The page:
Generate power from Outdoor Wood Furnace

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Generate power from Outdoor Wood Furnace

Postby poorpat » Mon Aug 17, 2009 7:00 am

Is it possible to incorporate a Stirling Engine to produce power
utilizing an Outdoor Wood Furnace, water temperature approximately
170 degrees F at 11 gallons per minute?? Any information or help
would be much appreciated, Thank you,
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Generate power from Outdoor Wood Furnace

Postby stan.hornbaker » Mon Aug 17, 2009 7:12 am

The output energy level of the hot water output would not be sufficent to run a Stirling engine to generate any significant electrical power output.

Such a Stirling engine would have to be designed for the energy supply conditions and again the small electrical output would not justify the expense.
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Response to Generate power from Outdoor Wood Furnace

Postby bptdude___2569 » Mon Aug 17, 2009 1:06 pm

You only listed the temperature of the water, the intended product of the outdoor furnace.

Can you measure the temperatur of the firebox and ask again?

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Response to Generate power from Outdoor Wood Furnace

Postby jol.andre » Wed Jan 13, 2010 11:39 pm

In my view, it depends on how much power you want to generate.

I have been thinking of a similar project, involving a moderate-performance, home-built Stirling using common materials and relatively low temperature differentials.
Firstly, use the fire to heat the Stirling's hot side and use the cold side to pre-heat the water.
The approximate engine design parameters could be like this:
Hot side temp: 400F (473K)
Cold side temp: 120F (323K)
Hot-Cold delta T: 150K
Theoretical Carnot cycle efficiency: (473-323)/473K = 31.7%
Mechanical efficiency of home-built engine: (I'm trying to be conservative here!) say 20% of Carnot :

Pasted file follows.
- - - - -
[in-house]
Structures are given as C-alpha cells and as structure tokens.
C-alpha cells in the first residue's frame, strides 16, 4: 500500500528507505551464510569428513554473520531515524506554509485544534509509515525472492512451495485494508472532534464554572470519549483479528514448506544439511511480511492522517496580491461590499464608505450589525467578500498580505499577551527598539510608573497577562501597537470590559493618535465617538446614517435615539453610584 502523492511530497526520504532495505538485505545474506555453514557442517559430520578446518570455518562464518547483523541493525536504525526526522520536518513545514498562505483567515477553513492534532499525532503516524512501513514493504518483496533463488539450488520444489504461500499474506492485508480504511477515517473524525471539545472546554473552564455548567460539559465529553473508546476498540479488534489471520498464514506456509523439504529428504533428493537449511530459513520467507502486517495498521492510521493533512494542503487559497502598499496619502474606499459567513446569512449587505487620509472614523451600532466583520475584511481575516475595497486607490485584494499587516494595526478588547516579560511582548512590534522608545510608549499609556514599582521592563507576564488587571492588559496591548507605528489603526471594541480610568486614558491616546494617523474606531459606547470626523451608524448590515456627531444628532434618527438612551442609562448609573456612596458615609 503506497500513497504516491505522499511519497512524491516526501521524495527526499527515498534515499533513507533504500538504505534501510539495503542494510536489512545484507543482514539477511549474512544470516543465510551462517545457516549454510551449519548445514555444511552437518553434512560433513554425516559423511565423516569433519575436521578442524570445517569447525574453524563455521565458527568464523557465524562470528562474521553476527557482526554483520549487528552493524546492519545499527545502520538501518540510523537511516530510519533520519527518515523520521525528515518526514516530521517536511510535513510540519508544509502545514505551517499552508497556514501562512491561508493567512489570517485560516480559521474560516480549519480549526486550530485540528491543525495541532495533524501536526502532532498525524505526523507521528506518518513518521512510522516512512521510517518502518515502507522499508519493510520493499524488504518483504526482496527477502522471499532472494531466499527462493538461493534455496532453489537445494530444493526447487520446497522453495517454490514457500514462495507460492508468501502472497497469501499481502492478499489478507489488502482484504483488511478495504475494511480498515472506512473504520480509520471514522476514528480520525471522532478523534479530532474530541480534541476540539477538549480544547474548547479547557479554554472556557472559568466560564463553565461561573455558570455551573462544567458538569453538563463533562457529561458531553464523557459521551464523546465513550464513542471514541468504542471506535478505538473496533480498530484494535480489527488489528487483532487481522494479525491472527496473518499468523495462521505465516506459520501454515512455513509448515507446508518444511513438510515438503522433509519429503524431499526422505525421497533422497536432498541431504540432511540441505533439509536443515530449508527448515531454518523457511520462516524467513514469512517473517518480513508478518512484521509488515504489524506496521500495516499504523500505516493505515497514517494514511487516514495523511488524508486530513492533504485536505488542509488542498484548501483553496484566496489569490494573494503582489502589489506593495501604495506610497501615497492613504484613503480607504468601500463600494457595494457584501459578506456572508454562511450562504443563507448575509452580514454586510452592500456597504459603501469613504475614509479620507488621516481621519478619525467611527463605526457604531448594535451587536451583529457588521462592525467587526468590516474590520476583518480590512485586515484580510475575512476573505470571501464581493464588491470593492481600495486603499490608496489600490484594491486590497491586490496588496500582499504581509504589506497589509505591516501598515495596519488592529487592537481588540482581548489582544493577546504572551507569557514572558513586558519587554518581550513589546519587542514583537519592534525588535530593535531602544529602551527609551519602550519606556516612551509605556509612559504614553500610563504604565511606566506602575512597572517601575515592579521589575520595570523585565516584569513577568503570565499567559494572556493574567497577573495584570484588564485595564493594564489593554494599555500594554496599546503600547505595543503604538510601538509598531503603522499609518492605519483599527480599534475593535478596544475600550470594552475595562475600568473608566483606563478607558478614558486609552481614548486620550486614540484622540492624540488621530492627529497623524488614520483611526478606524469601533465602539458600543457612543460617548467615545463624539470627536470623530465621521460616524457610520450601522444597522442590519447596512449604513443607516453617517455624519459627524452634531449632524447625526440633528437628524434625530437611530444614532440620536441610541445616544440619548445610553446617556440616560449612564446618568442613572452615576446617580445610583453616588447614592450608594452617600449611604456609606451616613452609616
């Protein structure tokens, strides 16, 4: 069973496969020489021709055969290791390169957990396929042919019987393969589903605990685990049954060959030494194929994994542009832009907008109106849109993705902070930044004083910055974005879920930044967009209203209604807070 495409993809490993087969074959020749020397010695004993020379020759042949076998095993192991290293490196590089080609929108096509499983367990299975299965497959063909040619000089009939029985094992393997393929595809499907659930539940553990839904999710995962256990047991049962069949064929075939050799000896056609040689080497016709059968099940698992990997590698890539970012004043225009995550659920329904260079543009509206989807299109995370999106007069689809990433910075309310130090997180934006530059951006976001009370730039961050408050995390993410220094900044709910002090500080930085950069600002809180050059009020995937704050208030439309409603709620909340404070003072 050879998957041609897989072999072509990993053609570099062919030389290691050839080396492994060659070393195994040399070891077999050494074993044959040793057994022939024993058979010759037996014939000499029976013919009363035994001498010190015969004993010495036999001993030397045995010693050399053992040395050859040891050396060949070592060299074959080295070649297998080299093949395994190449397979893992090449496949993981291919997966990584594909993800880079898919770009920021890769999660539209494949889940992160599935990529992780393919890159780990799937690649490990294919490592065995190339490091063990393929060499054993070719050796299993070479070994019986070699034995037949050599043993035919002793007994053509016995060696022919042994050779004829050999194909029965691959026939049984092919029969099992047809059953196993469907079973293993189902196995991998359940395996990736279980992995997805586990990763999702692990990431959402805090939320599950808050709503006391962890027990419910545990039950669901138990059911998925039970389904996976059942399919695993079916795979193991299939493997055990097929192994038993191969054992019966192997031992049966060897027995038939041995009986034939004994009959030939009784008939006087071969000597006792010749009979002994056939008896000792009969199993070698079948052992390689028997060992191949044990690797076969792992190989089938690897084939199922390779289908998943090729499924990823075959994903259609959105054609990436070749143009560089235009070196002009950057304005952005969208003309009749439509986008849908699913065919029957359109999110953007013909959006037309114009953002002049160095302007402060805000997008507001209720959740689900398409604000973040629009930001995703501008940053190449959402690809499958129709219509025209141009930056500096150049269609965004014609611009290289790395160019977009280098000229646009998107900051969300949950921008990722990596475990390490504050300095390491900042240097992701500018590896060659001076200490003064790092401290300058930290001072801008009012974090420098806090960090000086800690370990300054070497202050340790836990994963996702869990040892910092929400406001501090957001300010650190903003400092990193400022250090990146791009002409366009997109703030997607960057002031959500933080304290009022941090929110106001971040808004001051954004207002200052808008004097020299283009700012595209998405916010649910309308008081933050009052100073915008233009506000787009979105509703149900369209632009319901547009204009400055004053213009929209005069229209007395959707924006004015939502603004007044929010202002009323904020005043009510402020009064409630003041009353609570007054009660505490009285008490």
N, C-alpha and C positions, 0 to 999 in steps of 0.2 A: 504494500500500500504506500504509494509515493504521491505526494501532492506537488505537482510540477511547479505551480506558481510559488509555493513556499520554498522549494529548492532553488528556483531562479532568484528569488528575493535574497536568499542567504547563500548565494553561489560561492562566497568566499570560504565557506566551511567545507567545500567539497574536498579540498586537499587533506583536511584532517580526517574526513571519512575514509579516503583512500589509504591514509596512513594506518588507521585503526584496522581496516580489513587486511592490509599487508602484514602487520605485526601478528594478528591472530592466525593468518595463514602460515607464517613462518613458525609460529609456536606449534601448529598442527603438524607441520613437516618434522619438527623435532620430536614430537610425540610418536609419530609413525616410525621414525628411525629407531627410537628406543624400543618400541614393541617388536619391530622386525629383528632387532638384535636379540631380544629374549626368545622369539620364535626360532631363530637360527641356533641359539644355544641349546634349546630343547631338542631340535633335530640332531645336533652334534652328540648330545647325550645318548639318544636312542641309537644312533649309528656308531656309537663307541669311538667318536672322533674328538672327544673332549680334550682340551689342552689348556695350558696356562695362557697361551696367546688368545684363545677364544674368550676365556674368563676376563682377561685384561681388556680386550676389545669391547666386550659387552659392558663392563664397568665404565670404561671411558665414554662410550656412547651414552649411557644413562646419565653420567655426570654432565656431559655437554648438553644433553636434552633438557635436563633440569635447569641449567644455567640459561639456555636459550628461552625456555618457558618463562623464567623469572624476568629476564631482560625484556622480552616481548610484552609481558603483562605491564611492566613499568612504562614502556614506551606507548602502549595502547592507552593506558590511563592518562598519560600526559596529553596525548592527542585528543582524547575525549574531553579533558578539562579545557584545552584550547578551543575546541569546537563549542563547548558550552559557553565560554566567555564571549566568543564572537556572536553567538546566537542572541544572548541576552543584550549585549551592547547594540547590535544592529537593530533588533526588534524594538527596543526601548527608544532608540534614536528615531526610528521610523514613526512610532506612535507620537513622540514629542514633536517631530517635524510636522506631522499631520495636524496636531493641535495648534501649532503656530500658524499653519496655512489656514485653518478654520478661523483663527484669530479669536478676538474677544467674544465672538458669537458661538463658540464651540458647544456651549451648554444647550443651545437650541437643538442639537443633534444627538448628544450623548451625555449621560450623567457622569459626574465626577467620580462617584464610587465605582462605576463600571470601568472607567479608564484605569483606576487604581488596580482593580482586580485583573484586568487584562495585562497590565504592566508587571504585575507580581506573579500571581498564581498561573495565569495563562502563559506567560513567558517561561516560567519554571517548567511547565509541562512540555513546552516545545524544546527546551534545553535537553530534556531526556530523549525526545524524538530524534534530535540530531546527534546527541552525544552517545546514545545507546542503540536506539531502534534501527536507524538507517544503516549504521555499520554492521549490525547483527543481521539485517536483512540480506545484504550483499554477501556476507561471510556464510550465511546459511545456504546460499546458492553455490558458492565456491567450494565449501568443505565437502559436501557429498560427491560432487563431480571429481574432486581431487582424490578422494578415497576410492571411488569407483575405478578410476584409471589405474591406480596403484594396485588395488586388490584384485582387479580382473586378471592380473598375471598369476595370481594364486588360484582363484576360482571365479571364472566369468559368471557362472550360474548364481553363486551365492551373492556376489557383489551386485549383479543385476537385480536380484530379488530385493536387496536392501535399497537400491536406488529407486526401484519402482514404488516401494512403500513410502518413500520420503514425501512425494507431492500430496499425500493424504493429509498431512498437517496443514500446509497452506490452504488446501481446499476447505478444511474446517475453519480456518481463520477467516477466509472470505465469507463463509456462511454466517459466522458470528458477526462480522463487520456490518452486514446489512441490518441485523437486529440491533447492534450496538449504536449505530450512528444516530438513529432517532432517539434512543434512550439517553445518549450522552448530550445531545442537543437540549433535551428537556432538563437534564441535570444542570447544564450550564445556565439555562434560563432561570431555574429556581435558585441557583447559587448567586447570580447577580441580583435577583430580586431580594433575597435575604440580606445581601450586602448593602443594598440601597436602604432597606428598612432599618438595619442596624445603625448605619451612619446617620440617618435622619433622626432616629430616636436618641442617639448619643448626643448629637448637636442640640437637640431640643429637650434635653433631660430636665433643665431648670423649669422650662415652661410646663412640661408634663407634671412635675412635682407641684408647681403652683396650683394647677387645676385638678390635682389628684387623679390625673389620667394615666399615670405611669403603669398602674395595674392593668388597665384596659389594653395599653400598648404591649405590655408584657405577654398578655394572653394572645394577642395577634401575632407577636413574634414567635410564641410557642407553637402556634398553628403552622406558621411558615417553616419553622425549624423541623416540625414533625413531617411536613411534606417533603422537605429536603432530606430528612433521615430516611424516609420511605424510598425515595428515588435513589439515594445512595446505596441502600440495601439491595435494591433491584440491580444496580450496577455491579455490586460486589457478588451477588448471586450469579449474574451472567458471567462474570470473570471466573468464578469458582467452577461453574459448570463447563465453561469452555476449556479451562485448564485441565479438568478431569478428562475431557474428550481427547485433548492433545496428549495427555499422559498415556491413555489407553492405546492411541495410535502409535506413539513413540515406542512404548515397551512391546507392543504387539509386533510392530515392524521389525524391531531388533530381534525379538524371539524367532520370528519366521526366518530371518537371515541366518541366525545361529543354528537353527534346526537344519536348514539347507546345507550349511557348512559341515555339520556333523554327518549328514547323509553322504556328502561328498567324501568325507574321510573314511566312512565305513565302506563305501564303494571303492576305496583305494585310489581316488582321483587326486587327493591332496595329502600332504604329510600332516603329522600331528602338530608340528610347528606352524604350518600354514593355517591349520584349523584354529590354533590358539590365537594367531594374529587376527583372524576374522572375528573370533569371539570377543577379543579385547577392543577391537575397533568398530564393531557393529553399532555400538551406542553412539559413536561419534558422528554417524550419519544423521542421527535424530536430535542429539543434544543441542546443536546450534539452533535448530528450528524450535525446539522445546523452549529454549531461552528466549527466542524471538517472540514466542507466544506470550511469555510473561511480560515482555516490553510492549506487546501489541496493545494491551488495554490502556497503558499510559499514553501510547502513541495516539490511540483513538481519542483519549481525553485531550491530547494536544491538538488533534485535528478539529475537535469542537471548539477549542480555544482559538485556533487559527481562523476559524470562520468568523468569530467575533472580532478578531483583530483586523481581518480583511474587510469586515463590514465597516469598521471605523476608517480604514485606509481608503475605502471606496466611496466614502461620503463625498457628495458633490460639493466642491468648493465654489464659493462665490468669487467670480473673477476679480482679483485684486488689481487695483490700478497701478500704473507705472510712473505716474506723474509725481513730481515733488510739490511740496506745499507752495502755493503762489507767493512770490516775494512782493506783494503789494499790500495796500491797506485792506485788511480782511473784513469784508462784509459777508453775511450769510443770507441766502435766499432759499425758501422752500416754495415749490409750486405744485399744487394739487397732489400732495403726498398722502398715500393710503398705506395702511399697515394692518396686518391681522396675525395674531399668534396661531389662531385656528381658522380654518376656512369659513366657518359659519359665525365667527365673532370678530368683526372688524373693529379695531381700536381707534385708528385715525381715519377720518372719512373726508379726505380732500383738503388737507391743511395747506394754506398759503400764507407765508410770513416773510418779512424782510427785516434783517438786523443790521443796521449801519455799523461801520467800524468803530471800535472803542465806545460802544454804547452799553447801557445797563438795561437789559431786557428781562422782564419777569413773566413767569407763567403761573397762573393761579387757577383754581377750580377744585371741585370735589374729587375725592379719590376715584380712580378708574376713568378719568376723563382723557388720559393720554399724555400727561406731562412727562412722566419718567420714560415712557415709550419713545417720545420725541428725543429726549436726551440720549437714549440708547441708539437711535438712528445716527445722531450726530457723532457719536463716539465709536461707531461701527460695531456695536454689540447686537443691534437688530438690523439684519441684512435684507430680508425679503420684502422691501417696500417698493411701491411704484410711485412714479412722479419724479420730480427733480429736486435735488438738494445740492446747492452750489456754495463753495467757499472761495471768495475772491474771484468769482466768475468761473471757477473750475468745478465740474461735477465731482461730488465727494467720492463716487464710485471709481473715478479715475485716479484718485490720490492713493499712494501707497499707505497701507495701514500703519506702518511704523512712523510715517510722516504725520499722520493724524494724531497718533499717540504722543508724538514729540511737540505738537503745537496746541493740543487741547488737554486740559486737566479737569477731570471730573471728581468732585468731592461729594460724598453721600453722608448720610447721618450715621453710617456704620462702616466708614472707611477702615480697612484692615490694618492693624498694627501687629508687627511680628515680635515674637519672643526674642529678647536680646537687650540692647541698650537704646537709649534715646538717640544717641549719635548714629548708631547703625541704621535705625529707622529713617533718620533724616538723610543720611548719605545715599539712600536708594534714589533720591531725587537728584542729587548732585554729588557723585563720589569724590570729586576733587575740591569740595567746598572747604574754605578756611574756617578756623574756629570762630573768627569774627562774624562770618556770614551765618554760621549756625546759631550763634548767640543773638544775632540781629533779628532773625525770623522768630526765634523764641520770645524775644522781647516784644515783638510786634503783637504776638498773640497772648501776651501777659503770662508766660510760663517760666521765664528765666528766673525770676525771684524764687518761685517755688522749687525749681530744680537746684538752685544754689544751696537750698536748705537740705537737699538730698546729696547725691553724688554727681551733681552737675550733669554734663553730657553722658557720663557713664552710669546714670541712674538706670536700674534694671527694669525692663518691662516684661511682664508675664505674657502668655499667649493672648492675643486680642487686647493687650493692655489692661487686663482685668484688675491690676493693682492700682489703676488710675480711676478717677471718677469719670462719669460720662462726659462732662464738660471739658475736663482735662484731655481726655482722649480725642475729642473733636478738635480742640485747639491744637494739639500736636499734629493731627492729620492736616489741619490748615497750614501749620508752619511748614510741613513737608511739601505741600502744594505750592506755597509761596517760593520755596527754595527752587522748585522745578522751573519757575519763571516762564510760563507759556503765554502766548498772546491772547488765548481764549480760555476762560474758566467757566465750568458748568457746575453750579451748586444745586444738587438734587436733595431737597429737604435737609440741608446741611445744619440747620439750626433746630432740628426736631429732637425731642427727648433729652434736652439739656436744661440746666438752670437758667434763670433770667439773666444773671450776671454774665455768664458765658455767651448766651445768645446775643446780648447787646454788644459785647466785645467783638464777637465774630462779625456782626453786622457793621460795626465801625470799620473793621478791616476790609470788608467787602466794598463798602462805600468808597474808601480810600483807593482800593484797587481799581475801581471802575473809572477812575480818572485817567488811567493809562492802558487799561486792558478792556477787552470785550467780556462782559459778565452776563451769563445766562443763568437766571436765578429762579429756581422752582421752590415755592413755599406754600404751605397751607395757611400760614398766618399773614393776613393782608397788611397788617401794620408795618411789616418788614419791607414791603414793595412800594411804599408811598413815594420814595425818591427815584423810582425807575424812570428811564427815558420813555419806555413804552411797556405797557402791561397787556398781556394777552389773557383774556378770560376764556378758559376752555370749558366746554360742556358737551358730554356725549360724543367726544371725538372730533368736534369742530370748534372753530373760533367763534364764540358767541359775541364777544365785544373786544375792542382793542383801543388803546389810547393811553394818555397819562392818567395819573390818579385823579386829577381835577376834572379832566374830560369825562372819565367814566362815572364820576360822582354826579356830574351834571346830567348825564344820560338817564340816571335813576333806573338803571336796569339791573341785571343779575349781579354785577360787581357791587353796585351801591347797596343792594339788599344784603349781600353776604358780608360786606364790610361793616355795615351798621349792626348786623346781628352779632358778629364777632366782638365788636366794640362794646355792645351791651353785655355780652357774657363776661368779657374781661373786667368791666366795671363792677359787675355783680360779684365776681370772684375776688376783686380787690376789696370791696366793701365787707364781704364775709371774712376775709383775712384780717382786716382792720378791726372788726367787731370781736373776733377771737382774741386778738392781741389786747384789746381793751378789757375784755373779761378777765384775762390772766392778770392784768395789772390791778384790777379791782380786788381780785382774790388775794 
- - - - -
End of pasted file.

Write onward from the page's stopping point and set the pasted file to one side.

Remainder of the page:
20% * 31.7% = 6.3%

With a low efficiency like this, (6.3%) I hear some people laughing. Still, this little engine might be able to operate even when the outdoor furnace is running on light duty (like in Spring or Fall) and putting out just 3200W in heat, and produce 150W of mechanical power.

With an efficient permanent-magnet alternator, you might get 120W of electricity.

That isn't anywhere close to going off-grid(!), but it is enough to run the furnace's circulator pump (around 85W) continuously if needed, and charge batteries to allow occasional use of a well pump or house lighting.

If you cooled the engine's cold side with the hot water circuit, all the heat used by the Stirling would go towards heating the building, so you wouldn't be burning any extra wood to run the Stirling.

While not being a high-performance power plant, this setup would provide basic utilities to your home during a power outage: heat, tap water and some light.

Compare 120 watts of power available 24h/7 days with what you get from solar PV panel$$$ or a wind turbine (they only work when they want to), and you'll see that a home-built Stirling makes a cheaper and more dependable source of emergency power.

Anyhow, that's what I believe.
Only building it will prove the concept.
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Re: Generate power from Outdoor Wood Furnace

Postby Brent » Mon Oct 15, 2012 11:28 am

I think a low tech Stirling engine integrated with an outdoor wood furnace is perhaps one of the best applications of Stirling engines that I know of.

The power from the Stirling engine could be used to power the water pumps or air fans needed to make this a complete working system, thus totally eliminating the need for grid electricity.

If any of you wood furnace manufacturers out there need help with this, give me a call.

Brent Van Arsdell
Brent Van Arsdell
American Stirling Company
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Re: Generate power from Outdoor Wood Furnace

Postby jimmyjack » Mon Dec 17, 2012 12:49 am

I'm pump lifting water 200 to 1000 feet. These wells will pump
600 to 1500 gallons per minute. The heat source would be solar and
the cooling agent would be the water from the well. If this could
be done economically, probably 3000 units could be sold in my area
in the next 10 years. The pumps could be started with an internal
combustion engine and then switch to the Stirling when the water
began to flow. I live in an area that was once a beautiful farming
area until fuel costs became prohibitive.
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